Despite the recent terrorist acts in Chechnya, the general situation in the republic from the point of view of crime level improved after the March 23rd referendum, Sergei Yastrzhembsky, the Russian president's aide, announced on Wednesday.
The political process initiated by the referendum keeps gaining in strength, said the aide. Commenting on the way some deputies from the Parliamentary Assembly of the Council of Europe described the Chechen situation, he said part of Europe's public and political forces "lived in the past." "Only a blind man can fail to see that the referendum added an entirely new tendency to the social life," he stressed.
According to his words, the constitutional referendum outlined the federal authorities and the republic's population's "apparent aspiration" towards a political solution to the problem.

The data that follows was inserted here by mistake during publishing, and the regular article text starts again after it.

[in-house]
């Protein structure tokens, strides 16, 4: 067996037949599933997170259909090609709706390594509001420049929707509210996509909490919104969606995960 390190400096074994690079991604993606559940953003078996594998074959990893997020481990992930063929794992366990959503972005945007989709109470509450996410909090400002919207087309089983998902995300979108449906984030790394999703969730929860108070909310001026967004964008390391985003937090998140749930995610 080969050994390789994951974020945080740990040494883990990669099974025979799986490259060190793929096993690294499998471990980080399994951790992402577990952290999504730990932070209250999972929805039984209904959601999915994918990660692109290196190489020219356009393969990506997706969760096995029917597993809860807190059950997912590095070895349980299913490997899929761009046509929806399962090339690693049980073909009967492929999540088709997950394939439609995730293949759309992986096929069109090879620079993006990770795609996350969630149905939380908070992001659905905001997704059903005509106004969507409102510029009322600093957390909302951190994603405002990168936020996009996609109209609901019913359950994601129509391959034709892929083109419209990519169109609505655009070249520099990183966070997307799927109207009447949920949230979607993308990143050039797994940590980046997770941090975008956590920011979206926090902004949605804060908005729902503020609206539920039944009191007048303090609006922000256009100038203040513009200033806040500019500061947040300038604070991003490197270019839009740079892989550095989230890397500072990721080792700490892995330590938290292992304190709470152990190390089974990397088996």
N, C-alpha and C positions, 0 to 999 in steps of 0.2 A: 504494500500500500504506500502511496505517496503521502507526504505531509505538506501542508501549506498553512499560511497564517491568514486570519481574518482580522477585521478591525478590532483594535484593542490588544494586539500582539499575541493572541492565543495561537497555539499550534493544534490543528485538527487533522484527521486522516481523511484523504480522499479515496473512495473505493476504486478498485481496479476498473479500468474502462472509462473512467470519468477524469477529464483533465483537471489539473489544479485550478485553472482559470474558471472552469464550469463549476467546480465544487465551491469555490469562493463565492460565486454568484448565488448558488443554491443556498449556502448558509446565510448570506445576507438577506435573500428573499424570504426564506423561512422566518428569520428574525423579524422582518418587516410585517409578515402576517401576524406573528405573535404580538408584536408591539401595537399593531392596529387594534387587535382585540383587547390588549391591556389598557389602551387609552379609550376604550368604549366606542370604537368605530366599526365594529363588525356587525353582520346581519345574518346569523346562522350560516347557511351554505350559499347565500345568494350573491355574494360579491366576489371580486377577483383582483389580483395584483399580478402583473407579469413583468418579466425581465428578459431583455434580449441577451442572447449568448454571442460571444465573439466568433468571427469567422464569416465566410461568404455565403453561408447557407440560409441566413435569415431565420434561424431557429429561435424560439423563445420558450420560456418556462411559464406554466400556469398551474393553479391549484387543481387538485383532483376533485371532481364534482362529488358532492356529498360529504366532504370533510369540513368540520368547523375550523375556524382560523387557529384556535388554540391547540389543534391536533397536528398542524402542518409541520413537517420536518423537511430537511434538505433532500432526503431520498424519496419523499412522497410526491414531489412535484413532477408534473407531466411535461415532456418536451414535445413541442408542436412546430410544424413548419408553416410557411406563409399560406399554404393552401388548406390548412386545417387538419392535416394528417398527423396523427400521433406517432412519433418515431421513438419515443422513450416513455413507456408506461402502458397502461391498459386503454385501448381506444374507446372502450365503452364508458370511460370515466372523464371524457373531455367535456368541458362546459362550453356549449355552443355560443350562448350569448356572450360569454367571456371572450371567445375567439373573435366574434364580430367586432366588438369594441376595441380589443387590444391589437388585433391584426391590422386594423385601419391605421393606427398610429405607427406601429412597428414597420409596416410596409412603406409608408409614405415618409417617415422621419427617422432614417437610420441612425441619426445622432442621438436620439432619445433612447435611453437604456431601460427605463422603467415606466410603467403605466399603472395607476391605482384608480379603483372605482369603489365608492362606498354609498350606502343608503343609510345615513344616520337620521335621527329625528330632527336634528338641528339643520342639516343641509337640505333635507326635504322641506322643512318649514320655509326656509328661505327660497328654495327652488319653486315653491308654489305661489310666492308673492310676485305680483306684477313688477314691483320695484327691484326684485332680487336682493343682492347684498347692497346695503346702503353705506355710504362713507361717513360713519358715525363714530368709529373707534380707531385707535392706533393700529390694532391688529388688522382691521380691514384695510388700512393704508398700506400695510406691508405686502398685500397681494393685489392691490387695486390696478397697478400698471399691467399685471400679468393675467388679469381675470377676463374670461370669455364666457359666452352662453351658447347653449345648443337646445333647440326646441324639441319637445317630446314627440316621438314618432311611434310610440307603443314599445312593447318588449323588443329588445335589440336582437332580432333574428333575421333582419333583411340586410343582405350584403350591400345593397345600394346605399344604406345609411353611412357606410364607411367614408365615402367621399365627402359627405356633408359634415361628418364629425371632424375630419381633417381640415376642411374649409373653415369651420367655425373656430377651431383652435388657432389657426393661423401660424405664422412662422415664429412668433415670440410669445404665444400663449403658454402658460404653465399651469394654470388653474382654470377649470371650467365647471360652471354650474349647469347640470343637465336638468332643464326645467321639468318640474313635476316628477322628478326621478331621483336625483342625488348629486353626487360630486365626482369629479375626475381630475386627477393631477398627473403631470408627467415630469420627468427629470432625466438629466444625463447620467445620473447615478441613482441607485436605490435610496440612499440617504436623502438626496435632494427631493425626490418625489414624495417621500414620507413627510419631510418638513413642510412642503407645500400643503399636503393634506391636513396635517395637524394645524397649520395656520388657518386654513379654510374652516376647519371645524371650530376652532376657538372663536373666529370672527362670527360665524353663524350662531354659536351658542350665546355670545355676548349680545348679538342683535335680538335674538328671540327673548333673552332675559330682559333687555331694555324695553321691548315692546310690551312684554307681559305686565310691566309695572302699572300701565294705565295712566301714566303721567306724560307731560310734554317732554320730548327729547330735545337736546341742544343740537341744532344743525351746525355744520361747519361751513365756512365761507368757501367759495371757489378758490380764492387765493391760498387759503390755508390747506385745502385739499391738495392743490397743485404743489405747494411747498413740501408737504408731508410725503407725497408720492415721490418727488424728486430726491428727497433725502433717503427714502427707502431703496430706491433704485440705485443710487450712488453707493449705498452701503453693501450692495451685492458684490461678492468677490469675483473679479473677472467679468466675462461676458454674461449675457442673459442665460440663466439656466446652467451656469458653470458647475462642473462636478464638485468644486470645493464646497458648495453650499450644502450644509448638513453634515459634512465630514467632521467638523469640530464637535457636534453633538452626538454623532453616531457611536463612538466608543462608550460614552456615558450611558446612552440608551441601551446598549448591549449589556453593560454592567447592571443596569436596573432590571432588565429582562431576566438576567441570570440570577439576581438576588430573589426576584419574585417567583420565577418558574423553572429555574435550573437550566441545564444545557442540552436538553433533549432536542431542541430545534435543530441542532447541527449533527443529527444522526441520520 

Yastrzhembsky said he believed there were forces in Europe that expected "to see Moscow conducting talks with Maskhadov." The referendum, however, proved there can be other political solutions, he emphasised.
The United States has been opposing Russia for decades now. Yet, Washington is still afraid to go into direct confrontation with Moscow